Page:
Duplicate vs. Syndicate Content: Decoding How Google Looks at It & What Your Approach Should Be

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Duplicate vs. Syndicate Content: Decoding How Google Looks at It & What Your Approach Should Be

We all know by now that Google does not welcome duplicate content. Since it initiated the first crackdown on replicated sites, Google has certainly changed the way content is written and presented on the web.

But, what do you do with the sister of duplication, syndication?

Unfortunately, Google doesn’t necessarily address the issue of syndication as well as they do duplication. With content syndication on the rise, it’s hard to see what to do next.

Marketers are outsourcing 18% of their content, with the remaining content being created in-house, curated or syndicated, according to Curata’s recent ebook on 2016 content marketing staffing.

So, with the risk of other sites syndicating your content or vice-versa, how do you avoid the duplicate issues that Google is weeding out and still create the site content you need?

First, Let’s Talk Duplicate Content

Duplicate content is any block of content that matches or is similar to other domains or even on the same domain, according to Google. The content does not have to be 100% similar, but it is “appreciably” similar.

When content is duplicated maliciously to raise a search engine rank, then Google will flag it. There are, according to Google, instances where copied content is not malicious. These include forums, store items, linked items, and printer-only versions of website pages.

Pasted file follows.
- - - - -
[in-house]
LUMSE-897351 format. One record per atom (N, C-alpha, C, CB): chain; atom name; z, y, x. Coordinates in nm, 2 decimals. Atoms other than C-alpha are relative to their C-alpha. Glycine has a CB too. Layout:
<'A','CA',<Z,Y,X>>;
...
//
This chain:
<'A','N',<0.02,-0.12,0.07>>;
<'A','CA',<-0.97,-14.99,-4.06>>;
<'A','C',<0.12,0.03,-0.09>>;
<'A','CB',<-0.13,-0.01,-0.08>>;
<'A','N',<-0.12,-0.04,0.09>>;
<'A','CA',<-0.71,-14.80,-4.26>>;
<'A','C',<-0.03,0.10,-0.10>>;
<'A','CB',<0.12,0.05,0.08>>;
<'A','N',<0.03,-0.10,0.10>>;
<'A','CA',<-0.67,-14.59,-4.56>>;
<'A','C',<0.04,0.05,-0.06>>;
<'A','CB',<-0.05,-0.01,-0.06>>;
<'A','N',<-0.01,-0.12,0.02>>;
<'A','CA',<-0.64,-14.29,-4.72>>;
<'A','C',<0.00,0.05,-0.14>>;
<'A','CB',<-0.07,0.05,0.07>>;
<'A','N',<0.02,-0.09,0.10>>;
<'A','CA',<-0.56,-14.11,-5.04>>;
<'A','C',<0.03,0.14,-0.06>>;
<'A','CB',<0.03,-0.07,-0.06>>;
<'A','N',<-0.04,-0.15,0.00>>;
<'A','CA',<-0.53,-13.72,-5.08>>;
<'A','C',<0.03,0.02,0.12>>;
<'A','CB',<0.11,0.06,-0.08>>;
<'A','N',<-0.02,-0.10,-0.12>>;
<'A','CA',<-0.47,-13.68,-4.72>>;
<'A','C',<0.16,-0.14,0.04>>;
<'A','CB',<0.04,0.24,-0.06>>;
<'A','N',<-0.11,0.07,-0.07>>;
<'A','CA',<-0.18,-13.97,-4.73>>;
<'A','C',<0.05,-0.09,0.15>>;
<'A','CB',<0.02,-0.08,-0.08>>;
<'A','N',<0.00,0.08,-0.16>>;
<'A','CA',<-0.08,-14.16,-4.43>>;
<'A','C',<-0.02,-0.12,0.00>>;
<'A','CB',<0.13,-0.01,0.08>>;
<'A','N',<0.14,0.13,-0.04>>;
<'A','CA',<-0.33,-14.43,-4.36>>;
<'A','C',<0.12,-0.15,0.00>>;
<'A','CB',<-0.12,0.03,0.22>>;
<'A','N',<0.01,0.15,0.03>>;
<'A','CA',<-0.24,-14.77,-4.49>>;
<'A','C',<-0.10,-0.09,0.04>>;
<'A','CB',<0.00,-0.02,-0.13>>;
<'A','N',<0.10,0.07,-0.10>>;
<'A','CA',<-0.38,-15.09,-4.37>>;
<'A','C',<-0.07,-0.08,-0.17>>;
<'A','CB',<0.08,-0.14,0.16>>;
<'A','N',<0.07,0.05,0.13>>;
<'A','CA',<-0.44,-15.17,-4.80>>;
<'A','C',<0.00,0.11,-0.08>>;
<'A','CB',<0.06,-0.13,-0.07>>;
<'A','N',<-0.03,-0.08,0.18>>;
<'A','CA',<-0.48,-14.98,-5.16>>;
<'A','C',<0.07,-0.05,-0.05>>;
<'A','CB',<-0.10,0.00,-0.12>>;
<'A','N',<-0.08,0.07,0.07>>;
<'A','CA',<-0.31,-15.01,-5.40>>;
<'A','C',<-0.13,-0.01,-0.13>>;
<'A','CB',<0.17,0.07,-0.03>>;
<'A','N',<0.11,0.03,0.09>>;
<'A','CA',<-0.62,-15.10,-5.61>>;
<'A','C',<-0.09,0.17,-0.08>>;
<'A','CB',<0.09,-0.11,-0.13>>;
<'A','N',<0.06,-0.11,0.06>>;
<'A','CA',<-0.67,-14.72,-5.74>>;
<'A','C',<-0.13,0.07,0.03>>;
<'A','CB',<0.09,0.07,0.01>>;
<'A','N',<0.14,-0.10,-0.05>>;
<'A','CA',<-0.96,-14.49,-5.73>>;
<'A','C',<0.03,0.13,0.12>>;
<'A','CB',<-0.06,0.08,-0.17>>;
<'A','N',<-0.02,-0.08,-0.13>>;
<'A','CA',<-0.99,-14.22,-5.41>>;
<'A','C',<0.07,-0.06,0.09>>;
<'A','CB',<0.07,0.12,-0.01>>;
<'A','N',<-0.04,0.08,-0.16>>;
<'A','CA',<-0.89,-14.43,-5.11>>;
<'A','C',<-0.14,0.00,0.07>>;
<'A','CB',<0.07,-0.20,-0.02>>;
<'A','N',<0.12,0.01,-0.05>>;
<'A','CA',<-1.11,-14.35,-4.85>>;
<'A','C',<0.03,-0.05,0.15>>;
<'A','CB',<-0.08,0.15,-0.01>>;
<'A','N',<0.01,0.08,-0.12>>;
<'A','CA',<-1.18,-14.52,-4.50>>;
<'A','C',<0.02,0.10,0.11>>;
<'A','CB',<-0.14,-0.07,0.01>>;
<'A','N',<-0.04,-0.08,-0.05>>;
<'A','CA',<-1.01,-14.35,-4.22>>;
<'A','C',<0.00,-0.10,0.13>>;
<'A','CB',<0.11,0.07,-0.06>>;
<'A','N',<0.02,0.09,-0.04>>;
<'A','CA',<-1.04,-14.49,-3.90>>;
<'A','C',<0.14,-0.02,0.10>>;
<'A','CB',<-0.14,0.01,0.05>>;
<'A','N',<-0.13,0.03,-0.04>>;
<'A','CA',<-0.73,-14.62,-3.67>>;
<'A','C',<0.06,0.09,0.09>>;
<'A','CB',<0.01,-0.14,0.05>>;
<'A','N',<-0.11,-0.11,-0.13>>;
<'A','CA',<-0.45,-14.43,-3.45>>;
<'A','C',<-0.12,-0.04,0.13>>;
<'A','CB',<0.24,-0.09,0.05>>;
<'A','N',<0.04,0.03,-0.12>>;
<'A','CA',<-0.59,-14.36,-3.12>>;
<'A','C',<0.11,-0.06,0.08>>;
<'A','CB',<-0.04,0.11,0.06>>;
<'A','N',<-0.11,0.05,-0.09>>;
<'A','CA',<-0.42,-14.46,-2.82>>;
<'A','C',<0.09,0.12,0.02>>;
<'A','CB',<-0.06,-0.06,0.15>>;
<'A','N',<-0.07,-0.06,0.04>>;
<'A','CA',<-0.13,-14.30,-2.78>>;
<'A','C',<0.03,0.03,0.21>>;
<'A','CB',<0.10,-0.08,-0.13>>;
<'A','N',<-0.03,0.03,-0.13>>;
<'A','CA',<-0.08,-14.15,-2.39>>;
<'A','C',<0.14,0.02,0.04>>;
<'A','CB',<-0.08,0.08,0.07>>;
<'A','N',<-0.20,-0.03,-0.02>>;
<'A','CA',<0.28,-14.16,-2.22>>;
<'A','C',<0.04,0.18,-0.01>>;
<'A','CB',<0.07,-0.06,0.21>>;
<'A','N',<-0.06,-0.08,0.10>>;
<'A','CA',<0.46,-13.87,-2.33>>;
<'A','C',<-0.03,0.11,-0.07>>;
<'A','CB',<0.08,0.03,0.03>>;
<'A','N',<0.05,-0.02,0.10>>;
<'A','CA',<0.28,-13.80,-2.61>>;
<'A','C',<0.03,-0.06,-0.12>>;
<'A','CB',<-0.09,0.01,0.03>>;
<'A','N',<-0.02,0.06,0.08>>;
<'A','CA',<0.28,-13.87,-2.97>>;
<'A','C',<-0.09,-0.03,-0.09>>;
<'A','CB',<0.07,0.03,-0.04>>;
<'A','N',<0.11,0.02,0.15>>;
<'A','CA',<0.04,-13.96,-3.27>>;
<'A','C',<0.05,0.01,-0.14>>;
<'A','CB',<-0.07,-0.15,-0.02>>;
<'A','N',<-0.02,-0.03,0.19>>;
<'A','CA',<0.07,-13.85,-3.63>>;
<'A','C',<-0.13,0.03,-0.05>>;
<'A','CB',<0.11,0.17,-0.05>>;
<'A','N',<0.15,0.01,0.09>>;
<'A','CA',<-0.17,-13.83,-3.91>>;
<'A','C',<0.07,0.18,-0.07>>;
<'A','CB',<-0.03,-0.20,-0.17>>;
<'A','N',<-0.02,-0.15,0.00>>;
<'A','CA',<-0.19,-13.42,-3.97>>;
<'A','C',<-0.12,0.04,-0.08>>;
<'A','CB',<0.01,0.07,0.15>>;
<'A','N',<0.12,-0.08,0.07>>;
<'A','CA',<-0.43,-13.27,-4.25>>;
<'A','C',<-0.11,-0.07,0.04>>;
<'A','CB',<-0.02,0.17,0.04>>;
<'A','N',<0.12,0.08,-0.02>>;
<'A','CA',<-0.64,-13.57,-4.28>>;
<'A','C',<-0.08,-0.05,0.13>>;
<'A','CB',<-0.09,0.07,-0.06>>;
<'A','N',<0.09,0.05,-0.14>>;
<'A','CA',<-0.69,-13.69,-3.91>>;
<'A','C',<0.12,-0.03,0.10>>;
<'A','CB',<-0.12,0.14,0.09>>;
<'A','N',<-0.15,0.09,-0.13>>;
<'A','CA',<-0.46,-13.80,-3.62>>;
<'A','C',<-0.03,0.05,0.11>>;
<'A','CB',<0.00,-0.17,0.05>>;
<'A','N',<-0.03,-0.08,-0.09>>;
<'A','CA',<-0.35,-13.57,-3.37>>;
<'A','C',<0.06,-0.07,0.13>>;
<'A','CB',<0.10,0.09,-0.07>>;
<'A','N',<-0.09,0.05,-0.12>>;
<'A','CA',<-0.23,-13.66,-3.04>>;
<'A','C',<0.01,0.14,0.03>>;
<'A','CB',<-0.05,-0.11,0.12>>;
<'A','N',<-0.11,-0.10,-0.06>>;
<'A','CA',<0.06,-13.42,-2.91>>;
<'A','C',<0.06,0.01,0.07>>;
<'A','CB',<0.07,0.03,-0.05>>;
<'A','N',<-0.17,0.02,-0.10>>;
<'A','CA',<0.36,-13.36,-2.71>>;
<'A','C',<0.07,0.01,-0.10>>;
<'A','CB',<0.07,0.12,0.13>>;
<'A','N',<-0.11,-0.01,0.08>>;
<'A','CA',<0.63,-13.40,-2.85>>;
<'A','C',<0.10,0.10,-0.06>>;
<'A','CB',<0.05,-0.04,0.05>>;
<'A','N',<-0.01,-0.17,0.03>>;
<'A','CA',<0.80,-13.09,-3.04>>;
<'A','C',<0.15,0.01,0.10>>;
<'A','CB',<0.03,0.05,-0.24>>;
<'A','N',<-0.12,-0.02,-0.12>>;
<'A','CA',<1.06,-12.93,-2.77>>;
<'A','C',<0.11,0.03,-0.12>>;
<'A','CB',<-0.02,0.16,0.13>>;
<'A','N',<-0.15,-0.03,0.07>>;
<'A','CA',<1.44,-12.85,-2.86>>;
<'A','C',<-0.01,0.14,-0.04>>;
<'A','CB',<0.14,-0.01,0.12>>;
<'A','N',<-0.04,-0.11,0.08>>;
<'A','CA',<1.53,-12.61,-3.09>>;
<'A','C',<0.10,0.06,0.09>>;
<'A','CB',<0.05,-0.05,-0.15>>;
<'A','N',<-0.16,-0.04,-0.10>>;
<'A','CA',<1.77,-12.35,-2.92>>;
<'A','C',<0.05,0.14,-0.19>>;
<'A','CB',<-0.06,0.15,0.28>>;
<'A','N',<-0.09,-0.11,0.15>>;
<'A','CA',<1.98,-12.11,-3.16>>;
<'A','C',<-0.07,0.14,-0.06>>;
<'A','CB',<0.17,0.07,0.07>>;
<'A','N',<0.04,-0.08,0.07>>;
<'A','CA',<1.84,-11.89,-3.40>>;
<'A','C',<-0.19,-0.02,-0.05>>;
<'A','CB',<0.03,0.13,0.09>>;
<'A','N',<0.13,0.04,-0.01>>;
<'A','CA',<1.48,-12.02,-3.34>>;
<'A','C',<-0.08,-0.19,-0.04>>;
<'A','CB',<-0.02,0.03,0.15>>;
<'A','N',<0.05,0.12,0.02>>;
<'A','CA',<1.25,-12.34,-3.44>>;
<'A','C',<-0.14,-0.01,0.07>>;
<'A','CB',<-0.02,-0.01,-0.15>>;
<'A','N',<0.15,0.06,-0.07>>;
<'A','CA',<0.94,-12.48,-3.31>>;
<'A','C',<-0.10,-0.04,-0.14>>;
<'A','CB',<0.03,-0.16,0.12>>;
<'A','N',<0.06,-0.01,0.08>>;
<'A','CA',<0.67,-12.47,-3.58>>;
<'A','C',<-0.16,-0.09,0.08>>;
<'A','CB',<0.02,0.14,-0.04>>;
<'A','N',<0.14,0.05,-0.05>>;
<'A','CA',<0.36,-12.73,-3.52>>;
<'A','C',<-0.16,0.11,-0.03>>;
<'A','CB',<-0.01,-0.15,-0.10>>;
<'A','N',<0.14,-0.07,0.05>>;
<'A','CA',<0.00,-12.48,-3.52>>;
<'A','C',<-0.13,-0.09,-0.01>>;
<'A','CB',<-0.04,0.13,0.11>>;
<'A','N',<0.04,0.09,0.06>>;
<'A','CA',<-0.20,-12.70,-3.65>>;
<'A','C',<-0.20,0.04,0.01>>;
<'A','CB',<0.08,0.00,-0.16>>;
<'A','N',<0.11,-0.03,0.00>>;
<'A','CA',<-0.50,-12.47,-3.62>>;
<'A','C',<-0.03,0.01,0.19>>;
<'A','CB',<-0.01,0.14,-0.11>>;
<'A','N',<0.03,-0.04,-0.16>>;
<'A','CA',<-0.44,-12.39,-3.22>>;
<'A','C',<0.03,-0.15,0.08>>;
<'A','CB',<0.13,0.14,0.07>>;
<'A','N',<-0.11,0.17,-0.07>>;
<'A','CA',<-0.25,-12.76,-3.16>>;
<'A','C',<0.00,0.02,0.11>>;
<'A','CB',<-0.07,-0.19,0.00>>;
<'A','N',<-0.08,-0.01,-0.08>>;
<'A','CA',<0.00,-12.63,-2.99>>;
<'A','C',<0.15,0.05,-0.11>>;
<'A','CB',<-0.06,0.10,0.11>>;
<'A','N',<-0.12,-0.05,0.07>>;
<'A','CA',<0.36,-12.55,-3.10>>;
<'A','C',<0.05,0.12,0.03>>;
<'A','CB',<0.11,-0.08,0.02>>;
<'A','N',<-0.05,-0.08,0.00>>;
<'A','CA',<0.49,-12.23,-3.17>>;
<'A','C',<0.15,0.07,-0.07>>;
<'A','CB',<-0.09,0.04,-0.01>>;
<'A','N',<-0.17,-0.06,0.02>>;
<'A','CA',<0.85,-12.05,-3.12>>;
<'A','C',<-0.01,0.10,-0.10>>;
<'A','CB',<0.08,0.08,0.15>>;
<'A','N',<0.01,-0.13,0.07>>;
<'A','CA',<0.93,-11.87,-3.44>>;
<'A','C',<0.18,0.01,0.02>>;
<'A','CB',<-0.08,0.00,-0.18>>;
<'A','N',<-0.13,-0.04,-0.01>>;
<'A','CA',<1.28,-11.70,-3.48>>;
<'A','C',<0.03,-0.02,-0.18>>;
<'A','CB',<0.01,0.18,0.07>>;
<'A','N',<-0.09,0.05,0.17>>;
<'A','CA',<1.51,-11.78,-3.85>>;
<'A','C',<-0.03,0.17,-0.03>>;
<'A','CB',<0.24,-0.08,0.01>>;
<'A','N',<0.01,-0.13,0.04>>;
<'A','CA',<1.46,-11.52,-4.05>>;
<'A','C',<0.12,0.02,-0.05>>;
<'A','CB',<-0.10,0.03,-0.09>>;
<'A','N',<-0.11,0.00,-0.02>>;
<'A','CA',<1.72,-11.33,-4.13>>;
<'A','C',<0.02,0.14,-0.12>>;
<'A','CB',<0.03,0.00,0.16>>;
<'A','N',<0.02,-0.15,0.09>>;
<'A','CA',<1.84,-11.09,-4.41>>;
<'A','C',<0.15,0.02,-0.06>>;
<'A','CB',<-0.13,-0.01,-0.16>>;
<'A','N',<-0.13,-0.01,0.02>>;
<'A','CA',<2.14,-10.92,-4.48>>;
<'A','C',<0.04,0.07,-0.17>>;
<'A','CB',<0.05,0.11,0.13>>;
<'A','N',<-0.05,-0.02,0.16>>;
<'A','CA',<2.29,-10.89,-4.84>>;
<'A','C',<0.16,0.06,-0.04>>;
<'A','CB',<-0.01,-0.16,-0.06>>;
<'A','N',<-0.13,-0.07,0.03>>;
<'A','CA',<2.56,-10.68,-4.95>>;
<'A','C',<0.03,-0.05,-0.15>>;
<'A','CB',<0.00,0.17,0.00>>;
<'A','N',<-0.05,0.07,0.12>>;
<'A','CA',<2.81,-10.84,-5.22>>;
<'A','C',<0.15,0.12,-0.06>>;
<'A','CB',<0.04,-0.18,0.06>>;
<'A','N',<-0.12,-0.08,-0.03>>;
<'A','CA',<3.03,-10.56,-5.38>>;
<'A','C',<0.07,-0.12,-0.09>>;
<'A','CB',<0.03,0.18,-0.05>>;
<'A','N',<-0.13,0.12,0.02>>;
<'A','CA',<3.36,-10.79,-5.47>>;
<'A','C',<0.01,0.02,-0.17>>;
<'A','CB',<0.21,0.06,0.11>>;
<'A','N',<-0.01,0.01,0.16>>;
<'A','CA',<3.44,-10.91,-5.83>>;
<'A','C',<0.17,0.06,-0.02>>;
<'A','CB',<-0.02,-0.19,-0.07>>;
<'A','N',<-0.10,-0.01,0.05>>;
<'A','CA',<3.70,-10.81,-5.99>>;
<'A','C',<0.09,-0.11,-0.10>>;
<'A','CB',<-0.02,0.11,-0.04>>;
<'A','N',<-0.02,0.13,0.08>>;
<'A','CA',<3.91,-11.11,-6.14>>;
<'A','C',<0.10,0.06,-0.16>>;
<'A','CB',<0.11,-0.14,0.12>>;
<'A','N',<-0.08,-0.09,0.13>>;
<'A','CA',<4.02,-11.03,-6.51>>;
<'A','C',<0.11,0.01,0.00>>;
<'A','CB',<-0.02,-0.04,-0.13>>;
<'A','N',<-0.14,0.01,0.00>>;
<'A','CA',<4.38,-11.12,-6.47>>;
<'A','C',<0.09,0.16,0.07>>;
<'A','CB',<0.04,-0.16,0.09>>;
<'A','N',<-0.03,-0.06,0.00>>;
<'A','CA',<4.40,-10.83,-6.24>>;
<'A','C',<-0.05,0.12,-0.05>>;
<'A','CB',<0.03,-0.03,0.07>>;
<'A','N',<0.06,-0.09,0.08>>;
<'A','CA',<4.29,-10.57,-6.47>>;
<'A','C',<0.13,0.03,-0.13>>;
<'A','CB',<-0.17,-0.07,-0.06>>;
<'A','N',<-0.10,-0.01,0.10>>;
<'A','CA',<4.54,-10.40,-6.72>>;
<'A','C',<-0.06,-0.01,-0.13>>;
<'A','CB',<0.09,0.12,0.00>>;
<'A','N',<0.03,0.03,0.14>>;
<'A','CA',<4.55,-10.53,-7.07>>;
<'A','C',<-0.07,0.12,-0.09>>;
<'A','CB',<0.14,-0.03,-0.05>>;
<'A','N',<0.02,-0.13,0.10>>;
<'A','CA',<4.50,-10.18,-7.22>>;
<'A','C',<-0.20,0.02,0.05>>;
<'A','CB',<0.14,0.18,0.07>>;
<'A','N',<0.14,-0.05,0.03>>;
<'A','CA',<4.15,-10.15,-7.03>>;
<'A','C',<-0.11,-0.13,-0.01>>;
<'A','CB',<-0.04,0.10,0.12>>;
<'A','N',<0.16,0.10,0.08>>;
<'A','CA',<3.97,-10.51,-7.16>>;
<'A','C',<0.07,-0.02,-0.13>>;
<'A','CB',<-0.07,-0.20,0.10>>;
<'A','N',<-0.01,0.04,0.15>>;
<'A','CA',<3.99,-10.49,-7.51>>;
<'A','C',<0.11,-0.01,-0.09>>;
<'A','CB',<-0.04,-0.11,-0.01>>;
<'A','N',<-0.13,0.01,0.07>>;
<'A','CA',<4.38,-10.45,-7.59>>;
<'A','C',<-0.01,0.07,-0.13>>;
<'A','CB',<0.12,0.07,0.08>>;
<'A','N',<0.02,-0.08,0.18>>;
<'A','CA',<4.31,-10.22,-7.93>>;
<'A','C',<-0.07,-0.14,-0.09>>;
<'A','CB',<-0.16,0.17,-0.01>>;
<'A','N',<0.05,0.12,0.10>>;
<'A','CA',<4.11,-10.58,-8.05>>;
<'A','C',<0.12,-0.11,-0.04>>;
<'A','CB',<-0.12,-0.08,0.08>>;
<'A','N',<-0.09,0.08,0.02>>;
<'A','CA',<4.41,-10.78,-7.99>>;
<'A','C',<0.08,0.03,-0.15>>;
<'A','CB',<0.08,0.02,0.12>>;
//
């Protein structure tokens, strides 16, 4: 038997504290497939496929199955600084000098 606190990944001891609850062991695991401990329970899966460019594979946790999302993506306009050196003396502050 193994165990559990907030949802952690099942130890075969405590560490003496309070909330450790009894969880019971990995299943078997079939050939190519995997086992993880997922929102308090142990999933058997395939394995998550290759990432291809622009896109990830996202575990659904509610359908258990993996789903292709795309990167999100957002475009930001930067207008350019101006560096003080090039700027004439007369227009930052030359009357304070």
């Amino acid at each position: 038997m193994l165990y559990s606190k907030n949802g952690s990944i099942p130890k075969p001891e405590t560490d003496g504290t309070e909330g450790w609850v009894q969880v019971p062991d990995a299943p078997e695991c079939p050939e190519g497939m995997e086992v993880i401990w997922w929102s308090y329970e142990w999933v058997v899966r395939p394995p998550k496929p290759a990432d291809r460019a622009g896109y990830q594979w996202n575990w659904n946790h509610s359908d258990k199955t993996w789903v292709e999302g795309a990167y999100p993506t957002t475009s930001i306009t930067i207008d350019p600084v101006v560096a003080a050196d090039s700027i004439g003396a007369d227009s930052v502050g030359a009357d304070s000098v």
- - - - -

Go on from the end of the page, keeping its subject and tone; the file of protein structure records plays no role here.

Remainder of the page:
Duplicate Content is When the Same Content Shows Up on Another Website, Right?

Duplicate content is not any content on any other site. After all, if you were to do a Google search right now for a news story, you might find the exact story on several high-profile news sites. So, how can they republish the same content and not be dinged for having duplicate content?

This is syndicated content. Syndicated content isn’t anything new; in fact, it’s been around for decades. It was something newspapers did long before Google, and the internet, even had a name.

So, What is Syndicated Content?

Syndicated content is commonly confused with spinning. It is not a form of spinning.

Spinning, according to Wikipedia, was an old SEO tactic where optimizers would post one unique version of a relevant article, then have it rewritten slightly to publish on article directories, websites, or other sites where they were working on developing backlinks. Phrases or sentences were replaced, sometimes it was just a few words. The point of spinning, however, was to explicitly take a single article and rewrite it as many times as possible to spread it among multiple websites.

This is not syndication.

Syndicated content is when a third-party website pushes an article. This content can be published in link format, snipped, full content or even a thumbnail.

Syndicated content doesn’t violate Private Label Rights (PLR) either. Instead, these syndication sites are not taking credit for the article. They are still citing the original author and giving them credit. The original author maintains ownership over their work, and they are just providing that site a creative license to repost the content.

You’ve Already Experienced Syndicated Content

If you like to troll the latest news websites and informative articles (i.e. Forbes, Entrepreneur, and even CNN), then you have already seen syndicated content and may have already clicked on some of it.

Usually, it is at the bottom of an article you’re reading and will say “Related Posts.” Here you find posts that are similar to what you’ve just read but published on other sites. They may have a snippet or just a thumbnail with the title.

These websites are syndicating each other’s content and helping each site branch out and get more viewers.

See here on CNN.

cnn

After reading an article, you are presented with paid content and syndicated articles. There is a picture, the title, and the name of the website where the article is hosted.

Syndicated Content is Not Guest Posting